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NSPCC’s Young People’s Board for Change: Developing a mental health system that works for children

As part of our series of think pieces, Isla, a young person who is part of the NSPCC’s Young People’s Board for Change, explores from her personal experience what can be done to improve the mental health system for children and young people.

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Hi I’m Isla, I’m a member of the NSPCC’s Young People’s Board for Change.

I’m also a home-schooled autistic girl who has recently recovered from a catastrophic autistic burnout leaving me hospitalised, traumatised and my parents blamed. All of which could have been prevented by having sufficient training for the people caring for me, and there being more information on how autism can present differently in girls.

For those who don’t know, autistic burnout is caused by extreme levels of stress, anxiety, overwhelm, and masking for long periods of time. Autistic burnout can leave people totally reliant on others, unable to move, talk or communicate. It’s incredibly debilitating and painfully traumatic, yet it can be prevented with the right support, knowledge and teams in place.

Since being discharged from hospital I had this massive urge to fight for change, and I have met and heard of many girls going through the exact same experiences I went through, from struggling in silence in schools, to being told their physical symptoms were “all in their head”, to parents being blamed for medicalising or causing hurt to their children, when all they want, both parents and children, is to be listened to fairly, to help make themselves or their children well, but most of all, to be UNDERSTOOD.

This can only happen if things are put in place, to protect, care, teach, learn, and understand. I think this can be done many ways, however here are eight ways I think could be beneficial to creating a system that cares for children with Special Educational Needs and Disabilities (SEND) AND their families:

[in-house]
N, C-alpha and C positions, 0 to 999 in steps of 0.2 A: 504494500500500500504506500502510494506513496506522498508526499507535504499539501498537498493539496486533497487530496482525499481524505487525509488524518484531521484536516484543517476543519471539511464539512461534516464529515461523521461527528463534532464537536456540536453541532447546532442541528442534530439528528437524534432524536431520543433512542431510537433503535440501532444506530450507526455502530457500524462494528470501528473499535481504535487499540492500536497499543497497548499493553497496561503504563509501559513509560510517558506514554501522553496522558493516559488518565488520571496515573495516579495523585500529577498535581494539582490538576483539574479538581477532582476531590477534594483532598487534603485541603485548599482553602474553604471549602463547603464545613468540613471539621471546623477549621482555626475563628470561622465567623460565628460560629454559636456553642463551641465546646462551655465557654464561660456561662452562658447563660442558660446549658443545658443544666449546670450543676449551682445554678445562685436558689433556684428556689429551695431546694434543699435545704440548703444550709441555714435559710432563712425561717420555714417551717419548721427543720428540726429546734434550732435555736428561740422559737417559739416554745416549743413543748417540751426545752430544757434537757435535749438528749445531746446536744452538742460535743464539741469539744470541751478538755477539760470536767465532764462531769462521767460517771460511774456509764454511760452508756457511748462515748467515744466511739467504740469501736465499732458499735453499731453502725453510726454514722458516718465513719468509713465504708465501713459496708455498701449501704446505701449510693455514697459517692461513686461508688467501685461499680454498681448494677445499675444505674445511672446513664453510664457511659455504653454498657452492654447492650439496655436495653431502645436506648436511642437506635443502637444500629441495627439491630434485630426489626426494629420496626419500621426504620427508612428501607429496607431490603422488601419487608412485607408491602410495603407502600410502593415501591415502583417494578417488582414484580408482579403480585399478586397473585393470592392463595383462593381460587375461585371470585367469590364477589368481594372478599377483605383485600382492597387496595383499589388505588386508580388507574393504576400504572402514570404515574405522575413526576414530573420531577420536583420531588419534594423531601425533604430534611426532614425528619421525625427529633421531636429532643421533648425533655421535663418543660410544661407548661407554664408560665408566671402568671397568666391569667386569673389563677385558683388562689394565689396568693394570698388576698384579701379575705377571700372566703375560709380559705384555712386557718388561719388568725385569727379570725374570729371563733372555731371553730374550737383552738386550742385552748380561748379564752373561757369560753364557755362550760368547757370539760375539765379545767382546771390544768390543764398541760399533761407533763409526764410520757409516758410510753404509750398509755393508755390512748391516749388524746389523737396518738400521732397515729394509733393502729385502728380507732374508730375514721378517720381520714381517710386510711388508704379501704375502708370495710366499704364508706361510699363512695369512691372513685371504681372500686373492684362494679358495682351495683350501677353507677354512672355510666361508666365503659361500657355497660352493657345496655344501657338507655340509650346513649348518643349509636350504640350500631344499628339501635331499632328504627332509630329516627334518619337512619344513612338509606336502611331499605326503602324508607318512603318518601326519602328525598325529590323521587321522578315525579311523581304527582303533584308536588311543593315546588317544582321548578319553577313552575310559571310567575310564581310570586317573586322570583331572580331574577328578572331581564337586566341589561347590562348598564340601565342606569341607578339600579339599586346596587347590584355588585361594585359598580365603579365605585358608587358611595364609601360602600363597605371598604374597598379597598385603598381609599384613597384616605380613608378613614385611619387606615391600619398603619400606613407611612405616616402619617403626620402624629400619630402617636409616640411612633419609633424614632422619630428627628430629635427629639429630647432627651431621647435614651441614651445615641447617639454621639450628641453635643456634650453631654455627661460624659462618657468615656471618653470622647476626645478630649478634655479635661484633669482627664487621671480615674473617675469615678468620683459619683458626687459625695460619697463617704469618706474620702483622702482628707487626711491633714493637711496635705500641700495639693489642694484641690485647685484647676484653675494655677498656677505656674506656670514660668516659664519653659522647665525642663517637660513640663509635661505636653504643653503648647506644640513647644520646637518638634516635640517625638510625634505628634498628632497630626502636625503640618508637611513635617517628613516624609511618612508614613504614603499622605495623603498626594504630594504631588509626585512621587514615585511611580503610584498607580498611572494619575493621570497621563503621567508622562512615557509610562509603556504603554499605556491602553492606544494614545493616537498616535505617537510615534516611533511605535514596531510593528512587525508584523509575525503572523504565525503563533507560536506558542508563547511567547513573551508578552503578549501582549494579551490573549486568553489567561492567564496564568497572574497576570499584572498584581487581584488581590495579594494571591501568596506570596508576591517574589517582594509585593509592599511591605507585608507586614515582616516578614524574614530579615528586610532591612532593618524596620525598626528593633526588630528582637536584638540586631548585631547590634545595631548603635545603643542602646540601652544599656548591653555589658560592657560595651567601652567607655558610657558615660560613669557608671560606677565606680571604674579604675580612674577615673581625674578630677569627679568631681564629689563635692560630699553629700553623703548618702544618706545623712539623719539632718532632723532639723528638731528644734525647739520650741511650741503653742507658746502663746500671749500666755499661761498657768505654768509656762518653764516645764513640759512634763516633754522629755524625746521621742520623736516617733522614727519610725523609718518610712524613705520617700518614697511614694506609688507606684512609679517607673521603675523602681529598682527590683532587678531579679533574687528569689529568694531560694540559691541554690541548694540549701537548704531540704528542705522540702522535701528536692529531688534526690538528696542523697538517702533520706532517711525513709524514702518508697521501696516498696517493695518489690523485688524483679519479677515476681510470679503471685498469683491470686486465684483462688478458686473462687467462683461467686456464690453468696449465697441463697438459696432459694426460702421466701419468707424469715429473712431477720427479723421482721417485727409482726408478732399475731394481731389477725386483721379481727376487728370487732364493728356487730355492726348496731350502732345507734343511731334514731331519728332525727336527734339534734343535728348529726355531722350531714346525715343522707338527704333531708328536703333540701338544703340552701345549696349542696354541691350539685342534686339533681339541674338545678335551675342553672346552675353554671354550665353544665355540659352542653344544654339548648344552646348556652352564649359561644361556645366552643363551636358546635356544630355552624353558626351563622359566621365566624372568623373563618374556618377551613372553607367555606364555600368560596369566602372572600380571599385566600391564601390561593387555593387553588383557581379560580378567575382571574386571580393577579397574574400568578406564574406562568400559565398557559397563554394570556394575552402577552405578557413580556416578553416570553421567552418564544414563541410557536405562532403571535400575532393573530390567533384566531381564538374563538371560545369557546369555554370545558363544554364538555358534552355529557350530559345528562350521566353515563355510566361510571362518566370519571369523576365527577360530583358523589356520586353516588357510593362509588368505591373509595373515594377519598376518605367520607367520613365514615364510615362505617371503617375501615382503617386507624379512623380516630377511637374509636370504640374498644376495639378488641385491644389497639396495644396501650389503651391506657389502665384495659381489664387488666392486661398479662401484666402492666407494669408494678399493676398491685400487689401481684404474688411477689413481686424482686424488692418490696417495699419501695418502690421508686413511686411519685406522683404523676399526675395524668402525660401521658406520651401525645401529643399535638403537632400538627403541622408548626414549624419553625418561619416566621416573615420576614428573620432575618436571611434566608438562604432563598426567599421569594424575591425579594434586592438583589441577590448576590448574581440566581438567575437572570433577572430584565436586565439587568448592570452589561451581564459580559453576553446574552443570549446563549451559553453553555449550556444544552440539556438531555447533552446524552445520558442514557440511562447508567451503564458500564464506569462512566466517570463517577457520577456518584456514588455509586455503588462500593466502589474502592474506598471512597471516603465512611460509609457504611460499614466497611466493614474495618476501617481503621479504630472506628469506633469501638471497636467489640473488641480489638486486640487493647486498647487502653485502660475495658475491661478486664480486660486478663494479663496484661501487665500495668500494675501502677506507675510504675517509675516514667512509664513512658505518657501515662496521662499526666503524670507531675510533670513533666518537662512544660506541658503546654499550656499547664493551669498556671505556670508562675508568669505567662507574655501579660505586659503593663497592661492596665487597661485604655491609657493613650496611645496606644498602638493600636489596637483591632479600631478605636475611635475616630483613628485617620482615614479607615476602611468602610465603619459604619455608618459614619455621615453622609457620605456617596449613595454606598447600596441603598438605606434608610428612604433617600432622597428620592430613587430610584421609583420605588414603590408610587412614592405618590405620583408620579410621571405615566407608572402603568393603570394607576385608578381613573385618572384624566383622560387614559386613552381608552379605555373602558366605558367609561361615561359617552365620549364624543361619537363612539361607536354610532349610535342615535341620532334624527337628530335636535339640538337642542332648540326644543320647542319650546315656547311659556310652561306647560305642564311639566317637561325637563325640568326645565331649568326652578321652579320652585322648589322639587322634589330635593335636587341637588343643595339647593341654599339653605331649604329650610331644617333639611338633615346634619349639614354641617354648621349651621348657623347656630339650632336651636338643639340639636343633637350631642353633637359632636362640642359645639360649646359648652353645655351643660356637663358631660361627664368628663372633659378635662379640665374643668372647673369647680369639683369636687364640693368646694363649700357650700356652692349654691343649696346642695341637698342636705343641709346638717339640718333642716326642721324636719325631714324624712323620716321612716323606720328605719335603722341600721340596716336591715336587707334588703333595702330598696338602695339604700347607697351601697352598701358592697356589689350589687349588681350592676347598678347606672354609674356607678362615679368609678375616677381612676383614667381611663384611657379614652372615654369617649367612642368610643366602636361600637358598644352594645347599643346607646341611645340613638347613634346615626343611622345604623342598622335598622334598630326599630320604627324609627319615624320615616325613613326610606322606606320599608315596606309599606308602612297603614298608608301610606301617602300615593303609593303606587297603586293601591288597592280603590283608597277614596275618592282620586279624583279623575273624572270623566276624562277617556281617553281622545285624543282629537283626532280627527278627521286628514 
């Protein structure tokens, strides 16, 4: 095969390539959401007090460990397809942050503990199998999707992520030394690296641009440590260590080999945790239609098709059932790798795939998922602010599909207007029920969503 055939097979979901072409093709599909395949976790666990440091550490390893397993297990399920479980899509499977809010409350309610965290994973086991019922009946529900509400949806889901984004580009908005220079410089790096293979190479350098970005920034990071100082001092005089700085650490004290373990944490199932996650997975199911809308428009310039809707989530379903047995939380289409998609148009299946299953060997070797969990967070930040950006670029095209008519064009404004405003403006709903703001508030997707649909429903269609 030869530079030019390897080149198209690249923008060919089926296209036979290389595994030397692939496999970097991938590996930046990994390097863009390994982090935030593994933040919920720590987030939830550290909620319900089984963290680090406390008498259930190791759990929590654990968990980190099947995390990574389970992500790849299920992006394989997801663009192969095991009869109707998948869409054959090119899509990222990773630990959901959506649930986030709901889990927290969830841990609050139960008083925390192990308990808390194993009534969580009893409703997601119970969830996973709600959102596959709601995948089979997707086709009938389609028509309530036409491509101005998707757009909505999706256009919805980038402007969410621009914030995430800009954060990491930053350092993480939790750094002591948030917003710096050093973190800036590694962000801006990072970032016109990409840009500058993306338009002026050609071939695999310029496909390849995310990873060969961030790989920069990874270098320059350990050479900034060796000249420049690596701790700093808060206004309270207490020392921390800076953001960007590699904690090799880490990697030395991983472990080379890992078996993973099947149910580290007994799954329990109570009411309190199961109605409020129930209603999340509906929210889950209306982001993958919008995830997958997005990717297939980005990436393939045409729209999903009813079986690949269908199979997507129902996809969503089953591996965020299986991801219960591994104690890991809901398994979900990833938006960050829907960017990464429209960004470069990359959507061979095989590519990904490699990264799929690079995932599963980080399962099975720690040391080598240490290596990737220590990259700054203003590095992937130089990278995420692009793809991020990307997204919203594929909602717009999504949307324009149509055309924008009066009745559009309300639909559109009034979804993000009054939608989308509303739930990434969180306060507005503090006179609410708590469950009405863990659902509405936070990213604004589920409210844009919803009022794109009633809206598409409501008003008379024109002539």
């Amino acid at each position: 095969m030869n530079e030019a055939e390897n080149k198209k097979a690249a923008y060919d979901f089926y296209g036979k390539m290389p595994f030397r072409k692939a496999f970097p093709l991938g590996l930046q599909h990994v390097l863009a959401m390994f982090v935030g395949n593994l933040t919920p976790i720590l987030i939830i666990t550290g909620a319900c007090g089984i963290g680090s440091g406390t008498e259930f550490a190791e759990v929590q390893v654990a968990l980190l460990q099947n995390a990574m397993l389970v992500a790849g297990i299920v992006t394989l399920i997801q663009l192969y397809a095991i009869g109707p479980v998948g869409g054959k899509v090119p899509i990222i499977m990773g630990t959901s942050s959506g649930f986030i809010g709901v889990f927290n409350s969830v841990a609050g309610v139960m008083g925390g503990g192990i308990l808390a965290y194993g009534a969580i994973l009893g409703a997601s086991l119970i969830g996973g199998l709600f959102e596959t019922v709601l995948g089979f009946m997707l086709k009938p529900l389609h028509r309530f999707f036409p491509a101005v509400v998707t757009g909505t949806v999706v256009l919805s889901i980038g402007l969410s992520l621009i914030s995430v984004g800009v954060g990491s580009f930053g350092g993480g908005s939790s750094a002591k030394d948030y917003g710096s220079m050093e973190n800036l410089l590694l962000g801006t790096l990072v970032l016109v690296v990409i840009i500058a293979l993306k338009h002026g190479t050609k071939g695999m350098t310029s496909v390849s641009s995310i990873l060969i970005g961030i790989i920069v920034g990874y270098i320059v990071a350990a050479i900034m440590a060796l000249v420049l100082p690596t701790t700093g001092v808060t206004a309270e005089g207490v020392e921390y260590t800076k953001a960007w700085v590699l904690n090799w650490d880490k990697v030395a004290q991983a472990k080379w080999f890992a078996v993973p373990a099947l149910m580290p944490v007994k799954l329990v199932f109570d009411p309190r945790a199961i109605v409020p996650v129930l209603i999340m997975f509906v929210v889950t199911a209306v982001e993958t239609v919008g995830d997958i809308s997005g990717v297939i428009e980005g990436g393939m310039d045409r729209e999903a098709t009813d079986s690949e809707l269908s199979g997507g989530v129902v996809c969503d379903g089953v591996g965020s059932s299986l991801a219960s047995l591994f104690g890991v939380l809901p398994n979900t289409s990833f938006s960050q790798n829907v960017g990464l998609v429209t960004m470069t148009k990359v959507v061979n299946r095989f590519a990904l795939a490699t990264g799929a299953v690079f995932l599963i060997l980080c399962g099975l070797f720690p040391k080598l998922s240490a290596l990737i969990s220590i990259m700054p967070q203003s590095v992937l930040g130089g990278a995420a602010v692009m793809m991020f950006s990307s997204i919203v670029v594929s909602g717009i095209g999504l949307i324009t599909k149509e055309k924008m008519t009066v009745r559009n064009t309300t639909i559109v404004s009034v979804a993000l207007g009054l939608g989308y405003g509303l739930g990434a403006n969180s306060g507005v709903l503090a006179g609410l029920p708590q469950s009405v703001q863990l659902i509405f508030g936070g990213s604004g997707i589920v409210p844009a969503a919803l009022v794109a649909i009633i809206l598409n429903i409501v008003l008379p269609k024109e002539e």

1. Updated knowledge on mental health in children (especially when they co-occur with SEND needs) as the stigma that is still attached is preventing children from accessing care they need. Along with support services that can happen whilst children are on waiting lists, otherwise they can deteriorate.

2. Screening programs for neurodiversity in schools and nurseries, this is a massive thing to suggest, but it could make a huge difference to children who have undiagnosed SEND needs, However it would have to gentle and sensitive enough to be able to pick up conditions like autism in girls.

3.  Training that informs anyone who works with children about neurodiverse conditions, SEND needs, and mental health, what the signs and symptoms are, and what to do with their suspicions.

4. A knowledgeable and supportive teams for families supporting children with SEND needs or suspected SEND needs, as this is an incredibly tough time for them too.

5. More resources for young people to be able to access either online services that are specialist and also in- person services with the option of 1:1 sessions, and different communication strategies like typing, writing drawing etc.

6. More updated information on SEND conditions for families and adults that work with children and what to do when you suspect someone is undiagnosed.

7. Easier and faster processes for Education, health and care plans (EHCP) and Education other than at school (EOTAS) packages and making sure everyone involved is aware of SEND and neurodiversity, and most importantly making sure the child’s wants and needs are reflected in the final documents.

Thank you for reading my blog!

This is an independent article. The content and views reflected within it were provided and written by Isla, a young person involved with the NSPCC’s Young People’s Board for Change.